PTO Today Q&A

Question: Teacher gift cards

Our PTO collects money from parents for teacher and staff holiday gift cards. The contributions are optional and the parent can specify the amount and who it goes to. After collecting the money, the PTO purchases a gift card in the amount collected for each teacher or staff and presents to them before the holiday break...a teacher may get $1,000 and a janitor may get $500. The amounts can become substantial. Is this type of transaction prohibited and would it jeopardize the tax-exempt status. Thank you!


Asked by Anonymous

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Answers:

Advice from PTO Today

Craig writes:
It depends on what the gift cards are for. You absolutely can give a teacher a $1,000 gift card to buy classroom supplies. If you do that, it's important to get receipts to verify what the money was used for.

If you're giving teachers a $1,000 gift card for personal use, that's another story. There are several issues. First, teachers need to declare that size of a gift on their personal income tax returns. Second, if you're in a public school, the teachers are government employees and many government entities limit the value of gifts that their employees can receive. I believe the accepted federal limit is about $25, and a lot of state and local governments follow that standard.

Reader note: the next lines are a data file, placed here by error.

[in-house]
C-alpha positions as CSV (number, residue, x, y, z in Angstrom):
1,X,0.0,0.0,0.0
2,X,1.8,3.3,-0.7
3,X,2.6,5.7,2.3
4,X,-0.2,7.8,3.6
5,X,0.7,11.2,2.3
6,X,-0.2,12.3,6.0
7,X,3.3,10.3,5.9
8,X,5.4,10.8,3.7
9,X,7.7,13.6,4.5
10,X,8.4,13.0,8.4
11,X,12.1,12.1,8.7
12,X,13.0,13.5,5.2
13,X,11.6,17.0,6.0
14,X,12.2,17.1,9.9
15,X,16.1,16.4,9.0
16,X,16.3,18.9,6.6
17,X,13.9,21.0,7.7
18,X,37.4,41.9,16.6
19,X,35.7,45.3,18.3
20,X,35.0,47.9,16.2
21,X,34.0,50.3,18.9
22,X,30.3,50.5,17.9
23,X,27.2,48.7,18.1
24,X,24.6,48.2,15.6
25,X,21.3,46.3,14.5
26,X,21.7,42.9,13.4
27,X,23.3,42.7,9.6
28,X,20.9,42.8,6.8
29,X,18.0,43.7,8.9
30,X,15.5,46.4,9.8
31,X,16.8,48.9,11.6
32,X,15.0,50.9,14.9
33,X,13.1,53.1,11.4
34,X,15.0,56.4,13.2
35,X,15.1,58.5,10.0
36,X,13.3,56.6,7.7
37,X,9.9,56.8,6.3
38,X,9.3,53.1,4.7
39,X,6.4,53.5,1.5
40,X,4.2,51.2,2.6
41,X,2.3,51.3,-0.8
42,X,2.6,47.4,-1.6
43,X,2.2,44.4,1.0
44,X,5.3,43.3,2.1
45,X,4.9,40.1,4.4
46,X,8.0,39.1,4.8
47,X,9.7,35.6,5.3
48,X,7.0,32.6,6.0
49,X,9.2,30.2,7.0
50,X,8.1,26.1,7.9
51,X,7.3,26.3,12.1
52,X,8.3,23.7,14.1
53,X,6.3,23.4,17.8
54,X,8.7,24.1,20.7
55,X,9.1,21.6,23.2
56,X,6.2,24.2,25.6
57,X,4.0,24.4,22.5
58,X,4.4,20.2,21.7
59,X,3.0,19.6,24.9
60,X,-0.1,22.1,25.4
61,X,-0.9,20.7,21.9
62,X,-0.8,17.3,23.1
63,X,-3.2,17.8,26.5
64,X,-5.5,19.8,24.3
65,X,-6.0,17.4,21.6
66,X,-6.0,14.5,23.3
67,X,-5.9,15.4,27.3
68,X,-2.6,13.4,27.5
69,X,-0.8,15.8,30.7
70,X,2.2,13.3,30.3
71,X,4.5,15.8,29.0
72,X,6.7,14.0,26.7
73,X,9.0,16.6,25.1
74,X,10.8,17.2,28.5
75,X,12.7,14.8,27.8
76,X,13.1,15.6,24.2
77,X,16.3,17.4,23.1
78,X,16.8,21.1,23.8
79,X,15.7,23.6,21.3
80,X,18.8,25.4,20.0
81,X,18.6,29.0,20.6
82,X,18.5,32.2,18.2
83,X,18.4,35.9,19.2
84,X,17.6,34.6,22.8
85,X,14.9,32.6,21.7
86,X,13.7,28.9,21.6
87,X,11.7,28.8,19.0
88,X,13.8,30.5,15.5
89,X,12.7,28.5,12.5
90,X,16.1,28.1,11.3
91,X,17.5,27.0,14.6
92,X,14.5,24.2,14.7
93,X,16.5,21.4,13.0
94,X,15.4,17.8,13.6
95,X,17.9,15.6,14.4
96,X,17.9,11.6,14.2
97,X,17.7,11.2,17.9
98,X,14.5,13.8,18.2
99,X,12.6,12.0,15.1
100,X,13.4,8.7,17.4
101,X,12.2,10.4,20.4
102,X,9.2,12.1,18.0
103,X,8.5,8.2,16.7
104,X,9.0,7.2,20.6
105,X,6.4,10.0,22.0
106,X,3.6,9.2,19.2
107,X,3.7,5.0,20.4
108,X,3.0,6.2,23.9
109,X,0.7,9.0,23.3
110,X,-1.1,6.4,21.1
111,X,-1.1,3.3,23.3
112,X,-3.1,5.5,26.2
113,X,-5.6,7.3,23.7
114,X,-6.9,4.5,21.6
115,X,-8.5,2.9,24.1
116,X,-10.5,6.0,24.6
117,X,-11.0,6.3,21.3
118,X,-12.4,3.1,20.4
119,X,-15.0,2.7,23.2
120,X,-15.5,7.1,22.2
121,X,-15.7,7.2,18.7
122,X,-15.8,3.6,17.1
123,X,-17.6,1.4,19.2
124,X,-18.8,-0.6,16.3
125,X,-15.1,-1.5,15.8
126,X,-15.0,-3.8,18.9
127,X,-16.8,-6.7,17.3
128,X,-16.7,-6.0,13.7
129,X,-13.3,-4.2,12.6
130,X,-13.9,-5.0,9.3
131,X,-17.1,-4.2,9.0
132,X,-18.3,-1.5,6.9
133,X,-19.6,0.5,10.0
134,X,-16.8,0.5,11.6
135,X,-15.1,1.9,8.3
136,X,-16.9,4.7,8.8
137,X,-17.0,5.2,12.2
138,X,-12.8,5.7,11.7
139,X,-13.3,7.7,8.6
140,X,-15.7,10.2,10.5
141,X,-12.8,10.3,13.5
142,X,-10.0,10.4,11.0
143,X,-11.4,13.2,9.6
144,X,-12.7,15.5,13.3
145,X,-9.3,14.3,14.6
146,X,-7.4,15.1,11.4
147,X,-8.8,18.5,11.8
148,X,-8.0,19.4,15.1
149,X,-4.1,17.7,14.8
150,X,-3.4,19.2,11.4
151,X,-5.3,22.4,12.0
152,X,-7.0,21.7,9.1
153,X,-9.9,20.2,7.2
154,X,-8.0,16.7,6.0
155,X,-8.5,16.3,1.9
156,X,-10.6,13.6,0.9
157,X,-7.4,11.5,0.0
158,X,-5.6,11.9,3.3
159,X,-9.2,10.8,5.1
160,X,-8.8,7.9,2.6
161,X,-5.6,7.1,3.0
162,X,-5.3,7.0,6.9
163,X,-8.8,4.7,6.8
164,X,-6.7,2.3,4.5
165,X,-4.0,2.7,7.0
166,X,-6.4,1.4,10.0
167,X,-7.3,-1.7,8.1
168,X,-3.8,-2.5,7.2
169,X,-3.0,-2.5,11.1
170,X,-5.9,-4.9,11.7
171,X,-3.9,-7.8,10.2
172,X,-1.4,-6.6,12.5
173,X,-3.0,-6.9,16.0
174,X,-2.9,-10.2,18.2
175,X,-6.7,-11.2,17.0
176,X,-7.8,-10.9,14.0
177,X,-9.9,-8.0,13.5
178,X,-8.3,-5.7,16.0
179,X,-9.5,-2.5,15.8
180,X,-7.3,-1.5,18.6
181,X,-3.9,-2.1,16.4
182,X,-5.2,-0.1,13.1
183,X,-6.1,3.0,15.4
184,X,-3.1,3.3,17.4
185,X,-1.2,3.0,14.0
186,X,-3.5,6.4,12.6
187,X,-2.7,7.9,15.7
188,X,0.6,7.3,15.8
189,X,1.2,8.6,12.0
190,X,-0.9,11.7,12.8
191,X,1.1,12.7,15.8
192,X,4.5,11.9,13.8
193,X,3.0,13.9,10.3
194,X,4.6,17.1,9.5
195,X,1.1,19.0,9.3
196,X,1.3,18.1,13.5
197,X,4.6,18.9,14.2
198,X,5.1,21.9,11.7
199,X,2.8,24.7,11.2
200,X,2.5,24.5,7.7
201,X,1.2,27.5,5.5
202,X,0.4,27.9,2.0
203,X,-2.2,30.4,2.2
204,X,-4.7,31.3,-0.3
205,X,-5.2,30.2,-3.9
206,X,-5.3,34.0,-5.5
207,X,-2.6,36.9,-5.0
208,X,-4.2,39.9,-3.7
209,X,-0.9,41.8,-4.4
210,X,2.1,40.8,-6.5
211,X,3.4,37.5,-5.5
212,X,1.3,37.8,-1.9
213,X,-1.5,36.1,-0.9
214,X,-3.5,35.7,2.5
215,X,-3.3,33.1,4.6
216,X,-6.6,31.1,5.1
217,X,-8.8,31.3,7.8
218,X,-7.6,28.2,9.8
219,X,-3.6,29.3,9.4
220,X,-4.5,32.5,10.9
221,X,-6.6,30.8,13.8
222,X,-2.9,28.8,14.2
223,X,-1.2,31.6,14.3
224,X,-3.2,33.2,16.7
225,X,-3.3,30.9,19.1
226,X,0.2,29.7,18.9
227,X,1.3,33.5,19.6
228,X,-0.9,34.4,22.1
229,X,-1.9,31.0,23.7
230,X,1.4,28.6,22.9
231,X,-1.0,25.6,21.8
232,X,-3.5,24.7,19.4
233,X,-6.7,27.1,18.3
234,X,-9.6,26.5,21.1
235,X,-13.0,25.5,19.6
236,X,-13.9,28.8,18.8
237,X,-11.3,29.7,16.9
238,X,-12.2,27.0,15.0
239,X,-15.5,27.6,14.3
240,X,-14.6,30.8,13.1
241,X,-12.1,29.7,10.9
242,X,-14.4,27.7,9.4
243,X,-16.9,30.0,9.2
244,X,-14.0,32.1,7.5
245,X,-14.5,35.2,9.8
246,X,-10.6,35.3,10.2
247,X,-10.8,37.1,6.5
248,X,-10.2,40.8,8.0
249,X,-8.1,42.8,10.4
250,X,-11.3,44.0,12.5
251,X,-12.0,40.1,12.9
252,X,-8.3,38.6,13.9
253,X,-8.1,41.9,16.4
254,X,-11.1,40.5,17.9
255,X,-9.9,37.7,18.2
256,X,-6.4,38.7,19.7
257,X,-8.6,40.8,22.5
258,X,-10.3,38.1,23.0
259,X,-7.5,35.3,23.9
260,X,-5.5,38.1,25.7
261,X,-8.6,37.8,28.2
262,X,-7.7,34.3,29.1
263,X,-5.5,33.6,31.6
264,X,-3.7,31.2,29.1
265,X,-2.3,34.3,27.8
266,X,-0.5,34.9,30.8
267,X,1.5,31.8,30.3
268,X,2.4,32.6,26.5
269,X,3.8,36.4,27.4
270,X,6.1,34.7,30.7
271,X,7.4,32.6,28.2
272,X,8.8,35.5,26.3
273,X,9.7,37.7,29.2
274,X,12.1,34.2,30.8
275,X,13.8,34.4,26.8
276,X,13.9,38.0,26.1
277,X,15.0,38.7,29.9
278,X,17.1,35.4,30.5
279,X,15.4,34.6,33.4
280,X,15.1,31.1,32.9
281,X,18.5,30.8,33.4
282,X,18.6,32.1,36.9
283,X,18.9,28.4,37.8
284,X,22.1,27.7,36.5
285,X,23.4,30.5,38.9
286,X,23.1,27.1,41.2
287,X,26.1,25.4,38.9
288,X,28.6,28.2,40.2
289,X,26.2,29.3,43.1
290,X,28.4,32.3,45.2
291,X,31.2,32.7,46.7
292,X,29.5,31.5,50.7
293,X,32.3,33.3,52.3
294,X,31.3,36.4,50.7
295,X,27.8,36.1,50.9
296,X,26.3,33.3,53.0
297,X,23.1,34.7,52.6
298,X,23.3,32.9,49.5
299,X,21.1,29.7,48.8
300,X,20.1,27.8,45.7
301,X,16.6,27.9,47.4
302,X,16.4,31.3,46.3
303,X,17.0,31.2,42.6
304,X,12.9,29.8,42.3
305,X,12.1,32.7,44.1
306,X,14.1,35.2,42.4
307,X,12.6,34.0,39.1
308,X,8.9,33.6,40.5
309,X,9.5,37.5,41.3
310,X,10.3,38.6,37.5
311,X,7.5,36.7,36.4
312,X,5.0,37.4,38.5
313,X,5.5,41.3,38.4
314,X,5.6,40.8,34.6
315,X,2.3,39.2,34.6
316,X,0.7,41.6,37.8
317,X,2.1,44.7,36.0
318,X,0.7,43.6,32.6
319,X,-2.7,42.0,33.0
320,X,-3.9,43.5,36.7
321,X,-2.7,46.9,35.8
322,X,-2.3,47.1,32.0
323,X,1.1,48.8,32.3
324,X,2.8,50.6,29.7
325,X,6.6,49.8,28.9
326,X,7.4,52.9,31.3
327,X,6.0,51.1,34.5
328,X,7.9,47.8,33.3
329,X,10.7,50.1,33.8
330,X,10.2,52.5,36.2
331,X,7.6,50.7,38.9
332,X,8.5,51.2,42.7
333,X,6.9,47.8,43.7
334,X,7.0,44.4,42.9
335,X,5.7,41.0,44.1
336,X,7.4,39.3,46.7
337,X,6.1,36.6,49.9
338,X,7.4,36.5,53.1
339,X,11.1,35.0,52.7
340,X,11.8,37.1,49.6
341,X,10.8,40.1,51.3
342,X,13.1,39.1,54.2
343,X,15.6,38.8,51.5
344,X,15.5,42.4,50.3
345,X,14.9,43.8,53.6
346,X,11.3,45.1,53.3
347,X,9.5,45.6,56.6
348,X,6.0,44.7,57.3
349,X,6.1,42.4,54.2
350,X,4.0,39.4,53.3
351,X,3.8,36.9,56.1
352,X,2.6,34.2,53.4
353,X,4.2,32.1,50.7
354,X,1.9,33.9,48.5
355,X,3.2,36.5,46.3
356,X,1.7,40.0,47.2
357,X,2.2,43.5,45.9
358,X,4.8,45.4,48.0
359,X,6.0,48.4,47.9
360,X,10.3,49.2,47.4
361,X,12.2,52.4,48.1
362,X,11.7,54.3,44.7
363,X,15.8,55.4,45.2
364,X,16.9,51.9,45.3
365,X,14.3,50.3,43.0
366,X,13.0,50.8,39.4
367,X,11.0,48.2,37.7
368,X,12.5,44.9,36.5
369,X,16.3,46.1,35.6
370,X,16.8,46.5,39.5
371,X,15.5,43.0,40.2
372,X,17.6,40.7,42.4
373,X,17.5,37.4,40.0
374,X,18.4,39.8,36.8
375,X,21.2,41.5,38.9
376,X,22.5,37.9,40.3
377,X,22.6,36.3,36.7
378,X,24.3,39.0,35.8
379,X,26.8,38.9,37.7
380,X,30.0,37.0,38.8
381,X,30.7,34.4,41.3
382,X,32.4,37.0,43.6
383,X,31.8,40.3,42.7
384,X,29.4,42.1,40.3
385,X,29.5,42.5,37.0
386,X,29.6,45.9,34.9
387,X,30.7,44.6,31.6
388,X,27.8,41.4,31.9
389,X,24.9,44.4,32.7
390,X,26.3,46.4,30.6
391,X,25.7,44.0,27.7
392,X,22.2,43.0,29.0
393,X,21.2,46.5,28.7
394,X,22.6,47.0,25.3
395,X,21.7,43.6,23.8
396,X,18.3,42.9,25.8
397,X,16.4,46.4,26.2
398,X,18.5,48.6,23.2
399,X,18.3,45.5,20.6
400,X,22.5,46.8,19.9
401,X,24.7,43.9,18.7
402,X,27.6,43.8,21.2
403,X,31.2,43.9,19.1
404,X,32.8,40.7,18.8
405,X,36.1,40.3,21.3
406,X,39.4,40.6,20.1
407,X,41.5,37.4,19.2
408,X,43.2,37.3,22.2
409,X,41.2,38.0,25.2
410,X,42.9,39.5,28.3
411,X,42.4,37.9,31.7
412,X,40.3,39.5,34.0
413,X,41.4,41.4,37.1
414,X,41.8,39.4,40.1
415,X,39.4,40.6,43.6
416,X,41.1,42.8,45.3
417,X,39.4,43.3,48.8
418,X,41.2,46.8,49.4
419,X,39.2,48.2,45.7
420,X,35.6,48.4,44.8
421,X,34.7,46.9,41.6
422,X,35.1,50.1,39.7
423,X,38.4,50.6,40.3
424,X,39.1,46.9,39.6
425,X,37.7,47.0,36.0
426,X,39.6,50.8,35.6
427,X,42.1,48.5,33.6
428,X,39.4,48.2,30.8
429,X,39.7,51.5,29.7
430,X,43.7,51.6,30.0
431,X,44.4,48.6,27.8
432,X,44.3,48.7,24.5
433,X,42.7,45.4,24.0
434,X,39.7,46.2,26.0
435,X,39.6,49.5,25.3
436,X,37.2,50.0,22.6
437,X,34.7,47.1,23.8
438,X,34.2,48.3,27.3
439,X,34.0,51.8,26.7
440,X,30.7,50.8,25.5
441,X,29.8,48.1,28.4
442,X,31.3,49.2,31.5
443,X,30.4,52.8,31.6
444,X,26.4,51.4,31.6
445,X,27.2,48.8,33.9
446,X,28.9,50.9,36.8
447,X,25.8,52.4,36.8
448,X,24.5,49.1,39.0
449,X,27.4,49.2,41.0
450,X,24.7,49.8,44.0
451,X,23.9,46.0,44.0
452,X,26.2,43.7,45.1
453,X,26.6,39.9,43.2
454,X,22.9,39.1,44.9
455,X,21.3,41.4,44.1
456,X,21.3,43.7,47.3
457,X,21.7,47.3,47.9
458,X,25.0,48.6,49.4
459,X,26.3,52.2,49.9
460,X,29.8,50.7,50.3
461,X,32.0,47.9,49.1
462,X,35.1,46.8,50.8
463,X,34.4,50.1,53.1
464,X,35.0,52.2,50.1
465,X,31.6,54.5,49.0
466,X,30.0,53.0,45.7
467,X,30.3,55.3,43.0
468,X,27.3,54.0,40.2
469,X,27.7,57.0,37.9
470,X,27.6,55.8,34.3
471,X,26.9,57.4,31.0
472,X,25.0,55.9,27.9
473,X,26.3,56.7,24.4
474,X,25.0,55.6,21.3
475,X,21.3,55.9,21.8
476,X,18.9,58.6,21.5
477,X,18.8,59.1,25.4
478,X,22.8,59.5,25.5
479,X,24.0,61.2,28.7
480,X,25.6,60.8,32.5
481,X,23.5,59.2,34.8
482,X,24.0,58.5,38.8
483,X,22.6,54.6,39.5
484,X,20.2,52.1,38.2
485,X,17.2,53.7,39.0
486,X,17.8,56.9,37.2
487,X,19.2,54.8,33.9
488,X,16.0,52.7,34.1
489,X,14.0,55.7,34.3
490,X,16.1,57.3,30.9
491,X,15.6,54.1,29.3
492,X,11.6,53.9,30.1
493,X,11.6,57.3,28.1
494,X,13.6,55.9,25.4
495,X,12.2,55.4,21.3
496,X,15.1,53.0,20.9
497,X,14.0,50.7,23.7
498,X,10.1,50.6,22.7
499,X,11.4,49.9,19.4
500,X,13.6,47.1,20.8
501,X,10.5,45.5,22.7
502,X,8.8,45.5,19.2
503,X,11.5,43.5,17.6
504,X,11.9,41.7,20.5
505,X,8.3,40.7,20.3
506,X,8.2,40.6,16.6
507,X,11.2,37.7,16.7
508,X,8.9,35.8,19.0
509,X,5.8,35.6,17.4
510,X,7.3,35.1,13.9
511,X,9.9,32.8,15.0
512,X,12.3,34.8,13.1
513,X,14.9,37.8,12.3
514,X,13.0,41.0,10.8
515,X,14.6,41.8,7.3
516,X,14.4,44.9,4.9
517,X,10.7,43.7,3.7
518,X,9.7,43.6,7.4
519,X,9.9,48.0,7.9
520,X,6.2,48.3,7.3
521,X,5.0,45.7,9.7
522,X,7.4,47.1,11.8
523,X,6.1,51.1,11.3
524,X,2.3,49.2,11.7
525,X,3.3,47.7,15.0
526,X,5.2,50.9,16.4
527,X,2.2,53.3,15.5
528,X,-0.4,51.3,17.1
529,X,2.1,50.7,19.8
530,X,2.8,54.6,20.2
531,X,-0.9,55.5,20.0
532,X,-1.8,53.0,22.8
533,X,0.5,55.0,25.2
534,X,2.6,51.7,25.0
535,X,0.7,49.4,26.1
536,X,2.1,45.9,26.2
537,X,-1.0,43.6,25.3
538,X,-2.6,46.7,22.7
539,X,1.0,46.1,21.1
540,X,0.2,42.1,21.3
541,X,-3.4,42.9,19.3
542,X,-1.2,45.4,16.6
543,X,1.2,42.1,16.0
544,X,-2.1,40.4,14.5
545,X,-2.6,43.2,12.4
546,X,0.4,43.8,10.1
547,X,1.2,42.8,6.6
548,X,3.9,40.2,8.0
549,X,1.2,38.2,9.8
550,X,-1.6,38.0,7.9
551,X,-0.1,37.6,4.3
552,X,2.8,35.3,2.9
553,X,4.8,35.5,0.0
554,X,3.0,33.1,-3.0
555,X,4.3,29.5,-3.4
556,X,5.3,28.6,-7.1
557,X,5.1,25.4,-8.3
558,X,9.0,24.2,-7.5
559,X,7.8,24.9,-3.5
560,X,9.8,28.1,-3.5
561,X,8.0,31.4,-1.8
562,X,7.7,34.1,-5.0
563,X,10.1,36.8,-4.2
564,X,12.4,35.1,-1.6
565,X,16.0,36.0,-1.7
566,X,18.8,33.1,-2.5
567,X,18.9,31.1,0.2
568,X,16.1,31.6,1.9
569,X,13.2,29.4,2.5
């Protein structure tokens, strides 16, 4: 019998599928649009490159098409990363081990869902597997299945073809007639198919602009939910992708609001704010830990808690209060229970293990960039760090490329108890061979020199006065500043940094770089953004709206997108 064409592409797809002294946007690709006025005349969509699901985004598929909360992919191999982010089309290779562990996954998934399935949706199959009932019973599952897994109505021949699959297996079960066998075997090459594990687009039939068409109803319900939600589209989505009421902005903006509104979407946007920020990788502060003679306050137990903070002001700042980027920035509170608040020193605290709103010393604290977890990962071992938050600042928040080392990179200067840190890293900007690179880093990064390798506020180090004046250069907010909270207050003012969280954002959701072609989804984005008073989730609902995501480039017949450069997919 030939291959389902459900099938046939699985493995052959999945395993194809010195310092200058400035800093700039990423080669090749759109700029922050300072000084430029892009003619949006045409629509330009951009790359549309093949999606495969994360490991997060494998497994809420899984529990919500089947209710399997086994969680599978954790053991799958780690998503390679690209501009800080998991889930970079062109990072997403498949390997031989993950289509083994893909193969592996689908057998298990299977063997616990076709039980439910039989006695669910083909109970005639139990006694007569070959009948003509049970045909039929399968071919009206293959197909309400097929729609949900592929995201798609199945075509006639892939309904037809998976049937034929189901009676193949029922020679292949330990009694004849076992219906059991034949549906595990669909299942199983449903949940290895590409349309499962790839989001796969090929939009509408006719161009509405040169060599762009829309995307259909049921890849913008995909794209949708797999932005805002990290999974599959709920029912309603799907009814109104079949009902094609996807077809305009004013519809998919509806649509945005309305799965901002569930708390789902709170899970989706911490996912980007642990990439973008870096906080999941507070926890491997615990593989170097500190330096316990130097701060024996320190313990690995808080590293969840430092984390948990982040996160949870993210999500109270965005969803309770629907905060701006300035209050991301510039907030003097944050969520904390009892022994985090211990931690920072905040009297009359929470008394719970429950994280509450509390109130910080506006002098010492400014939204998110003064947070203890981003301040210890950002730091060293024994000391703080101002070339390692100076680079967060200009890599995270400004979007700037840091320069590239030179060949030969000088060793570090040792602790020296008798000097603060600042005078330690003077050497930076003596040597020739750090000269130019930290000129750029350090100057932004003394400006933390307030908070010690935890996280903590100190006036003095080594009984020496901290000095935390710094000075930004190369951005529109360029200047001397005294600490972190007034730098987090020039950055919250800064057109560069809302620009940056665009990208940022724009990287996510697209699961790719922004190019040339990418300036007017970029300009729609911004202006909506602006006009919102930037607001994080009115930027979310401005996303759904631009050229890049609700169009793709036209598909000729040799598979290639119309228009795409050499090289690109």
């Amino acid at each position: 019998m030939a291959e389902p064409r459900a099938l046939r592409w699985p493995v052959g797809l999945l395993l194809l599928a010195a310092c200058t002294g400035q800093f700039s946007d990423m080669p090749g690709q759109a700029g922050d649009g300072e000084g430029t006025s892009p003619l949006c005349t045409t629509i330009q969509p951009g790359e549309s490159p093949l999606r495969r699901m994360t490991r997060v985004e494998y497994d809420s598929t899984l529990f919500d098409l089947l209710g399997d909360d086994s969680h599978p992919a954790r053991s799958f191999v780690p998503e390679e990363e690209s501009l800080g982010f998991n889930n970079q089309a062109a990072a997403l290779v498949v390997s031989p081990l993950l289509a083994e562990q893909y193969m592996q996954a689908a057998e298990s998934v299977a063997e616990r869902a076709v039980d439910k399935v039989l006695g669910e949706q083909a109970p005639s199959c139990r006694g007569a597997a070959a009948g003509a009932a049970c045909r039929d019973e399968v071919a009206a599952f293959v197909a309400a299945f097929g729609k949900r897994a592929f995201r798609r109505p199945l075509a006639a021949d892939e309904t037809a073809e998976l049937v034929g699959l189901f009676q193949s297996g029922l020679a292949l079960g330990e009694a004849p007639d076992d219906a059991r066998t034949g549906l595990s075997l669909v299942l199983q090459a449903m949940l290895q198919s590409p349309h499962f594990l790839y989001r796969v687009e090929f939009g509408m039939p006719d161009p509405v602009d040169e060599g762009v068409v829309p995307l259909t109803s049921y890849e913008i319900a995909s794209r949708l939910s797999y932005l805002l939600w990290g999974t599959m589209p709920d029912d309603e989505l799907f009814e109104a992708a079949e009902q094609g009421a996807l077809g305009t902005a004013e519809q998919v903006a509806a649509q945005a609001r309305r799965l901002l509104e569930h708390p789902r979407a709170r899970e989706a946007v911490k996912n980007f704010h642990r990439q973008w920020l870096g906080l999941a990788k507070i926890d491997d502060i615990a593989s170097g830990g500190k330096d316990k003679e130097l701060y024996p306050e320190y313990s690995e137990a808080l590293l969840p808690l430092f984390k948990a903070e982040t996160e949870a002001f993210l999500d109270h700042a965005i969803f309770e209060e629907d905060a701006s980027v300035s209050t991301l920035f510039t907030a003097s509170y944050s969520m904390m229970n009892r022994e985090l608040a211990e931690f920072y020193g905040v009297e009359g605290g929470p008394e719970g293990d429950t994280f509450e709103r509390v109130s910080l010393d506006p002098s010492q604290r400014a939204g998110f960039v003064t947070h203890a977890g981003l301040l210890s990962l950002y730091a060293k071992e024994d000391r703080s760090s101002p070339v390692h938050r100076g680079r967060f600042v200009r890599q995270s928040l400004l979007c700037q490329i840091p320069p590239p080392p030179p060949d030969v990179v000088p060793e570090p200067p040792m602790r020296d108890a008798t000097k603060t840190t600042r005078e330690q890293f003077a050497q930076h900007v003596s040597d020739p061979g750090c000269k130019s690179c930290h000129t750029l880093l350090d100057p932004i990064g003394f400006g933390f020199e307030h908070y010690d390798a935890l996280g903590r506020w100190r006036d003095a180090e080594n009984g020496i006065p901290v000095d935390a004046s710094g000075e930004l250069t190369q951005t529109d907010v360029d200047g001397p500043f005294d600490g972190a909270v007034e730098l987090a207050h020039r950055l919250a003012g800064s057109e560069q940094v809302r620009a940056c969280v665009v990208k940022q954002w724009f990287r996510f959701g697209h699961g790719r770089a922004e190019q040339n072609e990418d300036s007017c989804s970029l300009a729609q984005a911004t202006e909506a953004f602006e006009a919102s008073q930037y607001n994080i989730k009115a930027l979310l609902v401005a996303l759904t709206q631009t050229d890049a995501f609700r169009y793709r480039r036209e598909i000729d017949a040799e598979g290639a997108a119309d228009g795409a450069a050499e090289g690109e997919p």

Third, you might indeed be risking your tax-exempt 501c3 status. The IRS prohibits tax-exempt organizations from providing some types of "private benefit" to individuals. I'd recommend that you get an opinion from an attorney experienced in nonprofit law or an accountant who deals with nonprofits if you decide to continue this process.

And finally, I wonder if parents would be surprised that their donations are not being used to benefit the classroom or school. That's a lot of money to raise -- it can be a win-win if teachers spend in on improving their classrooms and the school.


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